Delta-8 v. Texas: The Court Challenges Begin

State's sudden Delta-8 ban faces legal challenges


Photo by John Anderson

The Texas Department of State Health Services' surprise announcement that the popular Delta-8 cannabis products found on retail shelves throughout the state are illegal has led to swift courtroom action. On Friday, Oct. 22, District Judge Gary Harger in Austin declined to grant a temporary restraining order sought by CBD distributor Hometown Hero, agreeing with DSHS that the Delta-8 kerfuffle is not really an "emergency," but has set a Nov. 5 hearing to consider the company's claims. A similar request was made this week by the Vape City smoke shop chain, based in Houston, and CEO Kemal Whyte of Grassroots Harvest – which makes and markets the Austin Chronic line of Delta-8 products in partnership with this newspaper – has indicated his company is also filing suit.

The state's position is that Delta-8 – an isomer of the Delta-9 THC found in regular old marijuana (or "marihuana," in Texas statutes) – has always been illegal to possess or sell in Texas, and the Oct. 15 update of the DSHS Consumable Hemp Program website simply clarified rules that have been in place since January. While a handful of arrests have been made since then in cities including College Station, many law enforcement agencies shared the industry's understanding that the federal Farm Bill in 2018 and Texas' subsequent 2019 hemp legislation, House Bill 1325, legalized any cannabis product that contains less than 0.3% concentration of THC, including Delta-8, which neither piece of legislation mentions. Millions of dollars are riding on the outcome of the litigation to resolve this standoff, as retailers like Vape City sit on mountains of product that two weeks ago was flying off the shelves, but which now may leave the businesses vulnerable to criminal drug charges simply for having it in stock.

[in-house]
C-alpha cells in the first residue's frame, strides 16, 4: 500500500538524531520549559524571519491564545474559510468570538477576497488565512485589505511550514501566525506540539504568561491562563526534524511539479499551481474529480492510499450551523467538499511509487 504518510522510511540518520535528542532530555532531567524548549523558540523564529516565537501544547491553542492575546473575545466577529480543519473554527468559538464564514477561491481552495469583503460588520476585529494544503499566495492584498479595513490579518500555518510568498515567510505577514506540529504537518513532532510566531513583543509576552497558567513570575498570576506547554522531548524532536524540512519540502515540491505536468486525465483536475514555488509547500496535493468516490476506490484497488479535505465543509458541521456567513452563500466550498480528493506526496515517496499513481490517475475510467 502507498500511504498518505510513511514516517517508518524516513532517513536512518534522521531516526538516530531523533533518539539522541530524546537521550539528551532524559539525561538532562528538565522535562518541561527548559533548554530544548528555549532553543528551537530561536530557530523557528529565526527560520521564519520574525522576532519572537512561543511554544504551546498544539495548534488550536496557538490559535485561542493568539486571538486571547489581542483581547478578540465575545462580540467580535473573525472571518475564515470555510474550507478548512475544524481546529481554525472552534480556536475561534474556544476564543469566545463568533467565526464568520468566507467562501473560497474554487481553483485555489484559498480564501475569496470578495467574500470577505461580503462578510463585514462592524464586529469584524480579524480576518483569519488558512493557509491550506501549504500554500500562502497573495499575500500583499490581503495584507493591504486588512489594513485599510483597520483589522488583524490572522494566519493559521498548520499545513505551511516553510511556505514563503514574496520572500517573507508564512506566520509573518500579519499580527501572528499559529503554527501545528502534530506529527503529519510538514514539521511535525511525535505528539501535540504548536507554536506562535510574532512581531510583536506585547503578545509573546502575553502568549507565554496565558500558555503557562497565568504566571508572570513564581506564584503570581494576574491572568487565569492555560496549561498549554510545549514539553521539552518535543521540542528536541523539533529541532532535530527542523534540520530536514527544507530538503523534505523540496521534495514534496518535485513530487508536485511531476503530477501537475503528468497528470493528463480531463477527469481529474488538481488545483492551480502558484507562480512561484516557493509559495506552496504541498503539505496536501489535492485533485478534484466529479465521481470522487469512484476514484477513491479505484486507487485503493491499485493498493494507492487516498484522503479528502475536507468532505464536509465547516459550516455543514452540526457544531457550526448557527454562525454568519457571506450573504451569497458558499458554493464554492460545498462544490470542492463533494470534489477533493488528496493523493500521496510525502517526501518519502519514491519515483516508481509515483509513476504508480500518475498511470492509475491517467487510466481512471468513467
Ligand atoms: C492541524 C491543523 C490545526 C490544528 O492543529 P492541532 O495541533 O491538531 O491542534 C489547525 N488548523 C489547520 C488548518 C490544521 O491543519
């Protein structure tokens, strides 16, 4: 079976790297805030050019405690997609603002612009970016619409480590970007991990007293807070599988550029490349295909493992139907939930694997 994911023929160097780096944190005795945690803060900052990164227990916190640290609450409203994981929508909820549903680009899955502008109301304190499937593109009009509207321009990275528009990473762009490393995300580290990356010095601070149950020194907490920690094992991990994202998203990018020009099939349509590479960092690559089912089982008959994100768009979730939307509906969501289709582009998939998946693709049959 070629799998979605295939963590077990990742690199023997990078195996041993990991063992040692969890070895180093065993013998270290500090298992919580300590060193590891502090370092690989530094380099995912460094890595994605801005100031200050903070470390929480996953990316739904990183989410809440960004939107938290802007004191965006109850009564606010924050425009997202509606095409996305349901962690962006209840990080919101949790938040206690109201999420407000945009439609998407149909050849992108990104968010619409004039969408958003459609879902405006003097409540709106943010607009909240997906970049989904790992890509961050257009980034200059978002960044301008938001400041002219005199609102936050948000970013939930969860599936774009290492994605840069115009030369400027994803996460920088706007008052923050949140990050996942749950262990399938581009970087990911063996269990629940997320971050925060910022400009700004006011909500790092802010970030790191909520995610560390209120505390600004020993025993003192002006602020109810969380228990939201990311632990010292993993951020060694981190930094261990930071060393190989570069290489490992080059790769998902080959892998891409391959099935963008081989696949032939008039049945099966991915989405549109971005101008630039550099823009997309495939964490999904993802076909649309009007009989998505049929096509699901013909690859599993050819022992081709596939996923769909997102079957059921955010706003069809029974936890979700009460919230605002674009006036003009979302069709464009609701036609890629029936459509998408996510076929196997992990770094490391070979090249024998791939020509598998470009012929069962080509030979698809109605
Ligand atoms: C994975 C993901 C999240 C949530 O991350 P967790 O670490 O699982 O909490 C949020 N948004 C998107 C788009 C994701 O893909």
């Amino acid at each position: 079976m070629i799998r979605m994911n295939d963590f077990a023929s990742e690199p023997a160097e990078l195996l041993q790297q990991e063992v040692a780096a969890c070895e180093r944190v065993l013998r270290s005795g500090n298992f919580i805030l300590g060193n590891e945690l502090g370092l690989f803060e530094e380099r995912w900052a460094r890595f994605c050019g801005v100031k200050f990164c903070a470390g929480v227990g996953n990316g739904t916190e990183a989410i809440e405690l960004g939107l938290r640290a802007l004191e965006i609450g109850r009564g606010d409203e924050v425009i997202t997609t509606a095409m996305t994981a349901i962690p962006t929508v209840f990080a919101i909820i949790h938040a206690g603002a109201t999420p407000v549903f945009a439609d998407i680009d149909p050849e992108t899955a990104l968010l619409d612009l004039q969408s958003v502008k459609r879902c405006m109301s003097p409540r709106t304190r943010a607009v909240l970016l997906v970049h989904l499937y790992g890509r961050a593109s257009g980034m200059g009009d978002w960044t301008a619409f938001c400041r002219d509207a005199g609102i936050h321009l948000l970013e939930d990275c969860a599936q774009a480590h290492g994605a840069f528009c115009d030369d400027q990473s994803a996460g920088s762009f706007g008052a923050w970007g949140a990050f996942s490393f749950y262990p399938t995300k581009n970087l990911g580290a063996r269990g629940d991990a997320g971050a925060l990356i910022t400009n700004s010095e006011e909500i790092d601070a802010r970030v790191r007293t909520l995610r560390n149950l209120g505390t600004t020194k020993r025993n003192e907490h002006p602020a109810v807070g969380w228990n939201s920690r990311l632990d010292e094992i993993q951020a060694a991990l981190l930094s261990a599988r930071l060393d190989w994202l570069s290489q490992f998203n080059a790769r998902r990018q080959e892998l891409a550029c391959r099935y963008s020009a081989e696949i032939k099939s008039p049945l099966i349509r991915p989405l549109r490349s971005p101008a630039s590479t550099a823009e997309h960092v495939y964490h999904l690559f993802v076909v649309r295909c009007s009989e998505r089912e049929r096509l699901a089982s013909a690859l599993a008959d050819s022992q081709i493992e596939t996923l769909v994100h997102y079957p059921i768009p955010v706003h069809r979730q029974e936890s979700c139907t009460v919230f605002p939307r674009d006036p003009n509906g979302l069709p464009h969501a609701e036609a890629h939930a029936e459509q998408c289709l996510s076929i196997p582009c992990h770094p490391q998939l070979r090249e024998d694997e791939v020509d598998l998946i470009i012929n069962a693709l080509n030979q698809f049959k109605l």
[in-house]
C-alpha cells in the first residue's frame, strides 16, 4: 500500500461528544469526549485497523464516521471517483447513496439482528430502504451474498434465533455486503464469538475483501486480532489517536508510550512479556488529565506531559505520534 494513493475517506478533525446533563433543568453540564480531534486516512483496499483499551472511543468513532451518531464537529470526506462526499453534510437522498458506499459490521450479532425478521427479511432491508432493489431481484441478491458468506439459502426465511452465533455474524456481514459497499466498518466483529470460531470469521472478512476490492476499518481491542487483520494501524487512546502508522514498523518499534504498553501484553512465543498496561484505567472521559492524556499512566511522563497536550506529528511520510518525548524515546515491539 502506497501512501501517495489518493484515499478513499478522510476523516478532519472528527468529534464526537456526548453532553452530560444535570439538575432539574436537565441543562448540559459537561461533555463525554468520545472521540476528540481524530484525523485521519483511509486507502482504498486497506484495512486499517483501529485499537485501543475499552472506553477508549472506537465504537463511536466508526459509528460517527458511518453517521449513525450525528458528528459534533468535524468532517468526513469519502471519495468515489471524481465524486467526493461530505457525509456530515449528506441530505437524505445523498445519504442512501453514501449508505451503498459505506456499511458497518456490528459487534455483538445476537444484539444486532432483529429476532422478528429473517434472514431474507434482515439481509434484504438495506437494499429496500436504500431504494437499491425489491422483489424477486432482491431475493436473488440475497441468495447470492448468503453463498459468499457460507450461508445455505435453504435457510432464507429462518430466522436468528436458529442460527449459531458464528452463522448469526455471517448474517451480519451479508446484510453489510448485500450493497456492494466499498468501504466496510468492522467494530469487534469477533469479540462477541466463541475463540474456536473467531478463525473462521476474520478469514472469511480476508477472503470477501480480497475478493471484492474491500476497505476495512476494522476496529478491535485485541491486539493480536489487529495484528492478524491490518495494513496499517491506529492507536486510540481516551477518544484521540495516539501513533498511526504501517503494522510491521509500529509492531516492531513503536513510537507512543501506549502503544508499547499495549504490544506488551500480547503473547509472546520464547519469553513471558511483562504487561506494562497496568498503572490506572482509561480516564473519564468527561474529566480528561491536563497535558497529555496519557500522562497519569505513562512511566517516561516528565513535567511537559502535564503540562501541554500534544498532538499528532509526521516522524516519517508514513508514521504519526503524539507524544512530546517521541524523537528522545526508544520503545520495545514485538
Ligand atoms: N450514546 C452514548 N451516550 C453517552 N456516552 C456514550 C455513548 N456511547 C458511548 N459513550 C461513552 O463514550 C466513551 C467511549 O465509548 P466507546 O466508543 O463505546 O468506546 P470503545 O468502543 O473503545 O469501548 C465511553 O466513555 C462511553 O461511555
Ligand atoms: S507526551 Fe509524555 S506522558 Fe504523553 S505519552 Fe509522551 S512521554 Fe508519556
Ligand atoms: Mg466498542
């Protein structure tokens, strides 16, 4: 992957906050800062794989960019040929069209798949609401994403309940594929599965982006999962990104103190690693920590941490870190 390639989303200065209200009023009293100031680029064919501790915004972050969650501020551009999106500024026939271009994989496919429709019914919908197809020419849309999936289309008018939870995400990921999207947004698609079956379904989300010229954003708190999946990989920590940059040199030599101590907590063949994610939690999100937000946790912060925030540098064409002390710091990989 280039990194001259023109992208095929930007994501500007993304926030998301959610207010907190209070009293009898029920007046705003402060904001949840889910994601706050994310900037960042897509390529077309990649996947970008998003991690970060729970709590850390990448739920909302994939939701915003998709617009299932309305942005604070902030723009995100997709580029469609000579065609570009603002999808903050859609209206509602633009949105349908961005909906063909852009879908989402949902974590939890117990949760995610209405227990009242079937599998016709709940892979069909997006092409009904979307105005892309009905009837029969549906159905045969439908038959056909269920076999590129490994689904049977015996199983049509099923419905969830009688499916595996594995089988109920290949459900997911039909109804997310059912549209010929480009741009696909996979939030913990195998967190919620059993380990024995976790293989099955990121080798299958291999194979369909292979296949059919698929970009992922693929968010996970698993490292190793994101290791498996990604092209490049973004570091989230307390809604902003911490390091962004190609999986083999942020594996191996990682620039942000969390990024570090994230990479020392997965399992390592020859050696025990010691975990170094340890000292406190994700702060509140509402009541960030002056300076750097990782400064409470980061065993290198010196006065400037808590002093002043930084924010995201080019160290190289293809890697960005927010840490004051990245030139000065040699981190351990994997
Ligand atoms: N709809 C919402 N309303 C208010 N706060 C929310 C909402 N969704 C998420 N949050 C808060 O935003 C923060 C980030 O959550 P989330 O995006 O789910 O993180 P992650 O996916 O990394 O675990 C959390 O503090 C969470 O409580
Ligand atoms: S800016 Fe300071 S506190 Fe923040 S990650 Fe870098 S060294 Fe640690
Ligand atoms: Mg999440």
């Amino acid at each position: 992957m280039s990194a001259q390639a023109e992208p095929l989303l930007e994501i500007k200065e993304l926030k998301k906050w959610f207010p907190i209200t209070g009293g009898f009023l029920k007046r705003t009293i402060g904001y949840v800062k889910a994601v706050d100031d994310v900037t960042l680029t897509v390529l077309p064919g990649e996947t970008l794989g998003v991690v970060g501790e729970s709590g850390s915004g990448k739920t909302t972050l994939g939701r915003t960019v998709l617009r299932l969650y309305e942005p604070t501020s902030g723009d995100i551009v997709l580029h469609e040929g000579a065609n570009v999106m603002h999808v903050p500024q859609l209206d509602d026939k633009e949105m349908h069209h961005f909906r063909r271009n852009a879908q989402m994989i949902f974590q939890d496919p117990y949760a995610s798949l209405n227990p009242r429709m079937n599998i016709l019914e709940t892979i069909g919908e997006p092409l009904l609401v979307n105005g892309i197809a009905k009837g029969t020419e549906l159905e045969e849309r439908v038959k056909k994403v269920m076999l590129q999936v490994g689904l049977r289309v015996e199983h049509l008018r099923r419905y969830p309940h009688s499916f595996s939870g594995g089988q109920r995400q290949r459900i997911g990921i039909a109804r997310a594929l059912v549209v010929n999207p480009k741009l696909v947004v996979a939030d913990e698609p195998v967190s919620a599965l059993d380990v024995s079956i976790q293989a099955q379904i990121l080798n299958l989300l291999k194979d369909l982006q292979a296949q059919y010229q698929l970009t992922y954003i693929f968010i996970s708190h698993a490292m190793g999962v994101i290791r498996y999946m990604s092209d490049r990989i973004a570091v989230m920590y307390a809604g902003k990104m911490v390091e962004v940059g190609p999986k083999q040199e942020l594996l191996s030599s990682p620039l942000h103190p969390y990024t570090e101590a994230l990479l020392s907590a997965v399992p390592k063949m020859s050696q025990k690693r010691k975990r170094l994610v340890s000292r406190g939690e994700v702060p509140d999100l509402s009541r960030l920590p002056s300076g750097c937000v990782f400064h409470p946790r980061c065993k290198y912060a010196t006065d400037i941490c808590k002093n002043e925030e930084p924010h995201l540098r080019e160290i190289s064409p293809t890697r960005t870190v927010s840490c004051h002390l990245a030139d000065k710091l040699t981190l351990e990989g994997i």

The Hometown Hero case, and the Nov. 5 hearing in Harger's court, call into question not just Texas' ability to keep Delta-8 on the state's schedule of controlled substances (a decision that ostensibly rests solely with state health authority Dr. John Hellerstedt), but also the validity of DSHS' rule­making process; the agency apparently got no public input whatsoever at its required hearing on the new rules, which industry leaders and lobbyists didn't know was happening. While the state prevailed last week, it hasn't always been in the winner's circle; last year, DSHS was slapped down hard by Harger's benchmate Lora Livingston, who ruled that its attempts to make smokeable hemp products illegal via similar opaque rulemaking violated both producers' and consumers' constitutional rights.

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KEYWORDS FOR THIS STORY

cannabis, cannabis products, Texas Department of State Health Services, Delta-8, Delta-8 cannabis, Gary Harger, Hometown Hero, Kemal Whyte, Grassroots Harvest, Austin Chronil, THC, House Bill 1325, DSHS Consumable Hemp Program, Vape City, hemp legislation

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